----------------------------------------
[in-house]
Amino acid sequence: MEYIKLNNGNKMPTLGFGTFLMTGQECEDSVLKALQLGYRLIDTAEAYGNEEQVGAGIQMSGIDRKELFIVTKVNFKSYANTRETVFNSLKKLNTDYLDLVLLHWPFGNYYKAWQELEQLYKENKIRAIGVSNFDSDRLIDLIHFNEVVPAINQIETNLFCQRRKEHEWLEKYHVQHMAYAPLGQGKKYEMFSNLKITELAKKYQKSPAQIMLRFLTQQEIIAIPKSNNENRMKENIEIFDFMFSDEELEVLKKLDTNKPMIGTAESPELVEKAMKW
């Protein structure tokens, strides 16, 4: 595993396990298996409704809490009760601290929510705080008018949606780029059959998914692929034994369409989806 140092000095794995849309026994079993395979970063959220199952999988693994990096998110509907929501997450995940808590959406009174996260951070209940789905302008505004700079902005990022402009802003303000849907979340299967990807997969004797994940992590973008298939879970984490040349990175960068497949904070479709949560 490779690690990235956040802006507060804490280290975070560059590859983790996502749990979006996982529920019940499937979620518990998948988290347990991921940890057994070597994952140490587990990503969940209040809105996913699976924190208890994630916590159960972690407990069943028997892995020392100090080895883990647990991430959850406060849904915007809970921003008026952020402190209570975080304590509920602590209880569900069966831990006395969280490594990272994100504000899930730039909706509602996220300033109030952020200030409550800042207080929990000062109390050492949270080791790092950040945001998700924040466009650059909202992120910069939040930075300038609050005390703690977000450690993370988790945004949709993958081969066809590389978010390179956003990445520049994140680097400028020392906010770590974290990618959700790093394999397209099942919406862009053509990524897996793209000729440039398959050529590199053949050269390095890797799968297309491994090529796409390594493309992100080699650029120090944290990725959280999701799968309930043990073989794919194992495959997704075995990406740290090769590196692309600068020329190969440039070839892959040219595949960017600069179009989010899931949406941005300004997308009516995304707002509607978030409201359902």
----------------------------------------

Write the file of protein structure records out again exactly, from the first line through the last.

[in-house]
Amino acid sequence: MEYIKLNNGNKMPTLGFGTFLMTGQECEDSVLKALQLGYRLIDTAEAYGNEEQVGAGIQMSGIDRKELFIVTKVNFKSYANTRETVFNSLKKLNTDYLDLVLLHWPFGNYYKAWQELEQLYKENKIRAIGVSNFDSDRLIDLIHFNEVVPAINQIETNLFCQRRKEHEWLEKYHVQHMAYAPLGQGKKYEMFSNLKITELAKKYQKSPAQIMLRFLTQQEIIAIPKSNNENRMKENIEIFDFMFSDEELEVLKKLDTNKPMIGTAESPELVEKAMKW
């Protein structure tokens, strides 16, 4: 595993396990298996409704809490009760601290929510705080008018949606780029059959998914692929034994369409989806 140092000095794995849309026994079993395979970063959220199952999988693994990096998110509907929501997450995940808590959406009174996260951070209940789905302008505004700079902005990022402009802003303000849907979340299967990807997969004797994940992590973008298939879970984490040349990175960068497949904070479709949560 490779690690990235956040802006507060804490280290975070560059590859983790996502749990979006996982529920019940499937979620518990998948988290347990991921940890057994070597994952140490587990990503969940209040809105996913699976924190208890994630916590159960972690407990069943028997892995020392100090080895883990647990991430959850406060849904915007809970921003008026952020402190209570975080304590509920602590209880569900069966831990006395969280490594990272994100504000899930730039909706509602996220300033109030952020200030409550800042207080929990000062109390050492949270080791790092950040945001998700924040466009650059909202992120910069939040930075300038609050005390703690977000450690993370988790945004949709993958081969066809590389978010390179956003990445520049994140680097400028020392906010770590974290990618959700790093394999397209099942919406862009053509990524897996793209000729440039398959050529590199053949050269390095890797799968297309491994090529796409390594493309992100080699650029120090944290990725959280999701799968309930043990073989794919194992495959997704075995990406740290090769590196692309600068020329190969440039070839892959040219595949960017600069179009989010899931949406941005300004997308009516995304707002509607978030409201359902």